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Year : 2018  |  Volume : 24  |  Issue : 1  |  Page : 47-52

Audio-vestibular dysfunction in rheumatoid arthritis: An undervalued extra-articular feature

1 ENT Department, Audio-Vestibular Medicine, Faculty of Medicine, Zagazig University, Zagazig, El Sharkia, Egypt
2 Department of Rheumatology and Rehabilitation, Faculty of Medicine, Zagazig University, Zagazig, El Sharkia, Egypt

Correspondence Address:
Dr. Reem Elbeltagy
ENT Department of Audio.Vestibular Medicine, Faculty of Medicine, Zagazig University, Zagazig, El Sharkia
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Source of Support: None, Conflict of Interest: None

DOI: 10.4103/indianjotol.INDIANJOTOL_26_18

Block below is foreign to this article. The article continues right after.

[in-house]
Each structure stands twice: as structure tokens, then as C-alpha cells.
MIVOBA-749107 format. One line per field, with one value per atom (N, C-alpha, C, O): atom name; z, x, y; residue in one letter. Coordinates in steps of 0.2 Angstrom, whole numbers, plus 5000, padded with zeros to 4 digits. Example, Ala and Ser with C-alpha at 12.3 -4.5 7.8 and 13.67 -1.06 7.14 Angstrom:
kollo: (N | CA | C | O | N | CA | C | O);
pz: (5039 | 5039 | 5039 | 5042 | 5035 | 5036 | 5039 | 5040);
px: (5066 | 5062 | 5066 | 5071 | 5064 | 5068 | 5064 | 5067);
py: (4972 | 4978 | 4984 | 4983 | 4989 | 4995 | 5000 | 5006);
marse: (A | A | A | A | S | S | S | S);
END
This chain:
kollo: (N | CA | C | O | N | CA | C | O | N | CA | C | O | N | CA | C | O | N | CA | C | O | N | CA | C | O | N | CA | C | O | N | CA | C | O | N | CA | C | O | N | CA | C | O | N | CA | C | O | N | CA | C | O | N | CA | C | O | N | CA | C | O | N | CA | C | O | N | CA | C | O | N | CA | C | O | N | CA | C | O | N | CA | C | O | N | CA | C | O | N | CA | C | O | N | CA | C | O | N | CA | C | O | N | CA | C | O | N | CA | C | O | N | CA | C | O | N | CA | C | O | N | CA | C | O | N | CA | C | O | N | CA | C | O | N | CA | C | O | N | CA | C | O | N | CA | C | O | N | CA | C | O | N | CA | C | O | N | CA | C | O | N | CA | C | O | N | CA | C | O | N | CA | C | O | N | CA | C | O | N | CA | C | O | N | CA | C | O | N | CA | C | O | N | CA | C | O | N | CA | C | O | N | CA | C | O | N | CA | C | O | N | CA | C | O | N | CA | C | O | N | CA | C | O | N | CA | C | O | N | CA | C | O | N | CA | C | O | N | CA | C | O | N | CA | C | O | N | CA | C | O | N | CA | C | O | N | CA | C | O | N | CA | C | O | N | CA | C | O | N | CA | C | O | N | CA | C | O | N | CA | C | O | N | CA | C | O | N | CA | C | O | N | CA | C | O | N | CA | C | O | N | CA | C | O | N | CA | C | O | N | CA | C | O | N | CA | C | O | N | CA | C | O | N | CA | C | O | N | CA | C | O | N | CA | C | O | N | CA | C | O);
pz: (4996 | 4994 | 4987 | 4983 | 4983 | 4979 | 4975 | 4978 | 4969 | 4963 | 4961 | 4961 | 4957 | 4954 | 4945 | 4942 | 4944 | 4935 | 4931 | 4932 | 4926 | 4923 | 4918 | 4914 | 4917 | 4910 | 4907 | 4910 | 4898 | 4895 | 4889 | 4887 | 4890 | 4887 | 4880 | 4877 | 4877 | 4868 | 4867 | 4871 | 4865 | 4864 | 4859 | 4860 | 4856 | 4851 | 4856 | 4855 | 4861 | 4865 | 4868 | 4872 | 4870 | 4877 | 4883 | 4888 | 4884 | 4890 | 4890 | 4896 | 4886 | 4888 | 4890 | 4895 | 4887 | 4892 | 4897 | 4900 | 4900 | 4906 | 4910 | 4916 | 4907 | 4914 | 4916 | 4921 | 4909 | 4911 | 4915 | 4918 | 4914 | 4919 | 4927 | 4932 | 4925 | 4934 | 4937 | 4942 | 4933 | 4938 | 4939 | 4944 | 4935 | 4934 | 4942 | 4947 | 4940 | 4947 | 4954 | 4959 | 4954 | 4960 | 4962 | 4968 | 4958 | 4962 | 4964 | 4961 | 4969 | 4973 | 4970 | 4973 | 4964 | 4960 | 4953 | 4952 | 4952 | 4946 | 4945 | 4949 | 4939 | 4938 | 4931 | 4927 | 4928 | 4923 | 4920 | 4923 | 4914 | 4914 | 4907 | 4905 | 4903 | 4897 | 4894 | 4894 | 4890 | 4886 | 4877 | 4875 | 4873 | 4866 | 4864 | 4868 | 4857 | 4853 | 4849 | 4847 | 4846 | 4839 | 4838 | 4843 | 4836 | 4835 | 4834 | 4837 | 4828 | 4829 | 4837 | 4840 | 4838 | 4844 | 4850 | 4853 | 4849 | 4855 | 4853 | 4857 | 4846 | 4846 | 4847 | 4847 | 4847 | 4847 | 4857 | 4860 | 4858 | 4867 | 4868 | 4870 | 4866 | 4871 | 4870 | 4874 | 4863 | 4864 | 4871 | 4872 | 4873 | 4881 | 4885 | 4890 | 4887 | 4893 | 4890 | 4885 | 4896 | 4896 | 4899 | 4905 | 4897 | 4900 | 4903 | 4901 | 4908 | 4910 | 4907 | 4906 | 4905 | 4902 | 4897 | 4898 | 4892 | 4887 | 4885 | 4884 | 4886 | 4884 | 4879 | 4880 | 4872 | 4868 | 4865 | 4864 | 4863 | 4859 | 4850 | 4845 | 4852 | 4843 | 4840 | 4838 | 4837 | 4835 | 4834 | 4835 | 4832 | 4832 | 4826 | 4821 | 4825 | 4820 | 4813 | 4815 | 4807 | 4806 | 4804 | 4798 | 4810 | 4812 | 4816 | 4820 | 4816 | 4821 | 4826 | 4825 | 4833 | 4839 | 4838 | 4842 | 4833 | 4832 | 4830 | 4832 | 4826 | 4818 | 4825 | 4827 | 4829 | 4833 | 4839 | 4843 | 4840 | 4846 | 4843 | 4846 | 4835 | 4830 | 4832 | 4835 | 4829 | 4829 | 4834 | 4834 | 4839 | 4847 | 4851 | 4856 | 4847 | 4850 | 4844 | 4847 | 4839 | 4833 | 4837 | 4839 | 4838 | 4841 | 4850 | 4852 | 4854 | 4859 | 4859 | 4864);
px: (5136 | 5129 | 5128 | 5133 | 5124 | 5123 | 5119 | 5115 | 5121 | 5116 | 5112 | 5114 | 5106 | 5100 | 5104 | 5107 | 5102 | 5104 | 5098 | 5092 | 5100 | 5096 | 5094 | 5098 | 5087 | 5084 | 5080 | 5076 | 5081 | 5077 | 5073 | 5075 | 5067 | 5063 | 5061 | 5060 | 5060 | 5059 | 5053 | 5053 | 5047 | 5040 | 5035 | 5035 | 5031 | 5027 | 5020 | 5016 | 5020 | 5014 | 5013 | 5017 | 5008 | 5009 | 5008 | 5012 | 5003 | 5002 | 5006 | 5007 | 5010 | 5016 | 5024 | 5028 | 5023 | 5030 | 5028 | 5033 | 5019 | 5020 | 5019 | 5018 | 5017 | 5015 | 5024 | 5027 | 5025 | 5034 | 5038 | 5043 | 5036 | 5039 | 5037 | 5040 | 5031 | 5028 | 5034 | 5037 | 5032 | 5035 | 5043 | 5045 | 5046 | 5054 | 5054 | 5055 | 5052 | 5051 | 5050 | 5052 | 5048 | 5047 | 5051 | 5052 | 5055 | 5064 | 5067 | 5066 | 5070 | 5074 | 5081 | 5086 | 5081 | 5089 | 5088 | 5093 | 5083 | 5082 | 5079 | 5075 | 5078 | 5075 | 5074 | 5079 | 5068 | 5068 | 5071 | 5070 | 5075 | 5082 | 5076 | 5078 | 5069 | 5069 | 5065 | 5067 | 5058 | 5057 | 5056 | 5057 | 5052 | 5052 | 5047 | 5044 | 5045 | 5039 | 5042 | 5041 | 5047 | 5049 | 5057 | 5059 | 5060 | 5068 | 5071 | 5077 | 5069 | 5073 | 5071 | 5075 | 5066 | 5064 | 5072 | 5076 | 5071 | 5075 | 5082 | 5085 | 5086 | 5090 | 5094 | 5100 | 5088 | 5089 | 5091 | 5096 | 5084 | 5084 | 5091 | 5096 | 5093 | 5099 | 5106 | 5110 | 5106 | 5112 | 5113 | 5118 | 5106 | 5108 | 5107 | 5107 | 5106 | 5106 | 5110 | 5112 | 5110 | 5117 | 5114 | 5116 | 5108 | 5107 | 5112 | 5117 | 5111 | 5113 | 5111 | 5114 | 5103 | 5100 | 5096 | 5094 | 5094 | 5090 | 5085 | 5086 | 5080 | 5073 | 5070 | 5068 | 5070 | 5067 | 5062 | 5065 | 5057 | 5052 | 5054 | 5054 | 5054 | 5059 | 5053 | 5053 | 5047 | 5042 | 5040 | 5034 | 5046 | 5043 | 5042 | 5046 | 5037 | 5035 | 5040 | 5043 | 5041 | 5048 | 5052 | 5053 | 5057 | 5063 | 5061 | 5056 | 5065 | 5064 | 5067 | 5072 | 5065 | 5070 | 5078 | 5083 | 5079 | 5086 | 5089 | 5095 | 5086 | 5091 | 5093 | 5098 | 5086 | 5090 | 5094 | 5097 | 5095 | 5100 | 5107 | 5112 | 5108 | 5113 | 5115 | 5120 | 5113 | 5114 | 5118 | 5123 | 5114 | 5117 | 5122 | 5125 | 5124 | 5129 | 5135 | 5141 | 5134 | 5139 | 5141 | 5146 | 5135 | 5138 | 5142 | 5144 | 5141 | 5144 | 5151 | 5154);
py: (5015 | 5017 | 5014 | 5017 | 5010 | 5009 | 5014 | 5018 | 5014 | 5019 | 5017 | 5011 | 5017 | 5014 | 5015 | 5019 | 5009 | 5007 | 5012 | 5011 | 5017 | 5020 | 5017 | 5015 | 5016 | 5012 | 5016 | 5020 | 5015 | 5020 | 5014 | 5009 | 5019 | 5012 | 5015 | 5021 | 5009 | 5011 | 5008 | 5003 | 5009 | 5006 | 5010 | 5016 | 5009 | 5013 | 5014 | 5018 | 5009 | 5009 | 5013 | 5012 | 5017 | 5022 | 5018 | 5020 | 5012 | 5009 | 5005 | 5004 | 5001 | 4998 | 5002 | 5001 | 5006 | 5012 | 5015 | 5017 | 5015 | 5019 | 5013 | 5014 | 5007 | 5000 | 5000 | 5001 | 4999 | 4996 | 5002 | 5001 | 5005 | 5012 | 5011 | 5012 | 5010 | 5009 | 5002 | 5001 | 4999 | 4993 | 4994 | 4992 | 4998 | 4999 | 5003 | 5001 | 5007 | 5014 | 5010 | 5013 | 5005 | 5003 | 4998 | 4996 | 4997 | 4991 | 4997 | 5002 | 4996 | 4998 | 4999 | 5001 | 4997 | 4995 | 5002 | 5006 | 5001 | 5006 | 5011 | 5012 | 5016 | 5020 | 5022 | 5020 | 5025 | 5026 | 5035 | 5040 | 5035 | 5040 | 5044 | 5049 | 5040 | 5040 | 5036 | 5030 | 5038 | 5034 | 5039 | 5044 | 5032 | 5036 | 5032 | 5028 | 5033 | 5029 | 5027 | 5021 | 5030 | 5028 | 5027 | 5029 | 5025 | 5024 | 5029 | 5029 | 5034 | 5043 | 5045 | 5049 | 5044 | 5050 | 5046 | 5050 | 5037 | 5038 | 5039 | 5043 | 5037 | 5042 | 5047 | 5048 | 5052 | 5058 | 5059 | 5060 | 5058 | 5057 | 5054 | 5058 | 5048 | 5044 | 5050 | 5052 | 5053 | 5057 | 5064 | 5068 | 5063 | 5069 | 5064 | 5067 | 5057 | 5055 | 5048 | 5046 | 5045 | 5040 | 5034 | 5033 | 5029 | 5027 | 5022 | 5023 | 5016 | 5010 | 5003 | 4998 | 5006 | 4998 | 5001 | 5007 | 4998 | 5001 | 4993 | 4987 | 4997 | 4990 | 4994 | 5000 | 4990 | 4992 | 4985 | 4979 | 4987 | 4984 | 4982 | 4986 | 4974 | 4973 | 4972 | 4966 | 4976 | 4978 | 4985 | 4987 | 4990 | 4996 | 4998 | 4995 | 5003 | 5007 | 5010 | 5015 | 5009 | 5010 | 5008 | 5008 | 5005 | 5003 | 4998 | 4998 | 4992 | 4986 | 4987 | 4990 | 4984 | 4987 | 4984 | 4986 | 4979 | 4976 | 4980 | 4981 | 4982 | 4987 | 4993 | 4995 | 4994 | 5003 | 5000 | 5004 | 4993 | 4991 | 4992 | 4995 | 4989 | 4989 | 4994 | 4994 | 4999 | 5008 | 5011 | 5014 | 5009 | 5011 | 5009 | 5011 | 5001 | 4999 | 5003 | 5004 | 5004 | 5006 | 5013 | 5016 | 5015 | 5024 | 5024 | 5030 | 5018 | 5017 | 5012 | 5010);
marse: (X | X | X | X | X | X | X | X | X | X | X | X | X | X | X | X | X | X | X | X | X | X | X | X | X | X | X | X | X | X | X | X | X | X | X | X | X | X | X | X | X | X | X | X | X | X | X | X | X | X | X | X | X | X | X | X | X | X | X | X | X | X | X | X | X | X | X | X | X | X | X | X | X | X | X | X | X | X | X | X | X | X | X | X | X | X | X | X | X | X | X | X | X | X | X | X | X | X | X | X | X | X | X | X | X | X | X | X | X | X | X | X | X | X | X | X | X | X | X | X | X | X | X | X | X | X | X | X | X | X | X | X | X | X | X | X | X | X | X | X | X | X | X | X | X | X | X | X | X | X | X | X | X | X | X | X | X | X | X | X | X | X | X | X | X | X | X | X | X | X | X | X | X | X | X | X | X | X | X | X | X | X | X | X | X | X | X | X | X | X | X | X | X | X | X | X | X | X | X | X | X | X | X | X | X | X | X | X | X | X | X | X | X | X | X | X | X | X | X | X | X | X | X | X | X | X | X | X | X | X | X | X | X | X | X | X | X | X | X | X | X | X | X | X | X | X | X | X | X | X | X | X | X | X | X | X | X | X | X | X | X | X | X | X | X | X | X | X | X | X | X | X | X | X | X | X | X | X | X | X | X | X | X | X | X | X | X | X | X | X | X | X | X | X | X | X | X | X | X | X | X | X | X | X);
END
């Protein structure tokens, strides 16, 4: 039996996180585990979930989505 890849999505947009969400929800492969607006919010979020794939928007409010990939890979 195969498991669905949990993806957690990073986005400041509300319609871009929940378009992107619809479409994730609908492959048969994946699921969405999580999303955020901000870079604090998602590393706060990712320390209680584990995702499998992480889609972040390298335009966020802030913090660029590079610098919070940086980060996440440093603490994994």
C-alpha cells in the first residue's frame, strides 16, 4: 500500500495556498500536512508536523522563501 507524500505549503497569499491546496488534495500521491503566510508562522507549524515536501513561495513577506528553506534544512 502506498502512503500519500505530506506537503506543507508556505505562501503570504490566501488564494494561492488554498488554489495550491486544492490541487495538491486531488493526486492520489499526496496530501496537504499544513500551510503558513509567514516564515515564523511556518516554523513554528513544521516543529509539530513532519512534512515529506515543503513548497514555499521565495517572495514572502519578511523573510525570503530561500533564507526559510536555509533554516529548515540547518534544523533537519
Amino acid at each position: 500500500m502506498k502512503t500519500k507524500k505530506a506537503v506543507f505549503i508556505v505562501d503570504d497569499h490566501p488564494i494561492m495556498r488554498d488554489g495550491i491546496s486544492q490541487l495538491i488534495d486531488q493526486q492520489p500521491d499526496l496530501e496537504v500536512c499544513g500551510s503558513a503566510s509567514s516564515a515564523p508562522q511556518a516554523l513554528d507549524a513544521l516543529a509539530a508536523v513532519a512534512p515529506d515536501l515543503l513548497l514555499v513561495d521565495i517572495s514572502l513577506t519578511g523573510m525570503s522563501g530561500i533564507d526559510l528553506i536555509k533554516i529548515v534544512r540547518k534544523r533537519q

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Objective: The study objective was to assess vestibular system either peripherally or centrally in patients with rheumatoid arthritis (RA) using video-nystagmography (VNG) and cervical vestibular-evoked myogenic potentials (cVEMP) in an Egyptian group of RA patients and to study whether there is a correlation between hearing levels, VNG, and cVEMP test results. Materials and Methods: This study was a comparative cross-sectional study. A total of forty individuals (twenty apparently healthy controls [40 ears] and twenty RA patients previously diagnosed by a rheumatologist [40 ears]) were included in the study. RA patients were recruited from the Rheumatology and Internal Medicine Departments of Zagazig University Hospitals. All participants gave their written consent before participation in the study. All participants in the study were subjected to basic audiological evaluation and vestibular evaluation (cVEMP-VNG). Results: There was a highly significant difference in VEMP latencies between RA patients and controls (P < 0.001) and nonsignificant difference as regards amplitude (P > 0.05). There was no statistically significant difference in VEMP latencies and amplitude between males and females of the study group (P > 0.05). There was a nonsignificant difference between VEMP latencies and amplitudes among subgroups A and B. All RA patients showed absence of spontaneous gaze-evoked positional and positioning nystagmus, normal oculomotor test, and unilateral caloric weakness in 12 ears. Conclusion: The findings of the current study add more evidence to the cochlea–vestibular involvement in patients with RA. Audio-vestibular function assessment is highly recommended for all RA patients as a routine examination.

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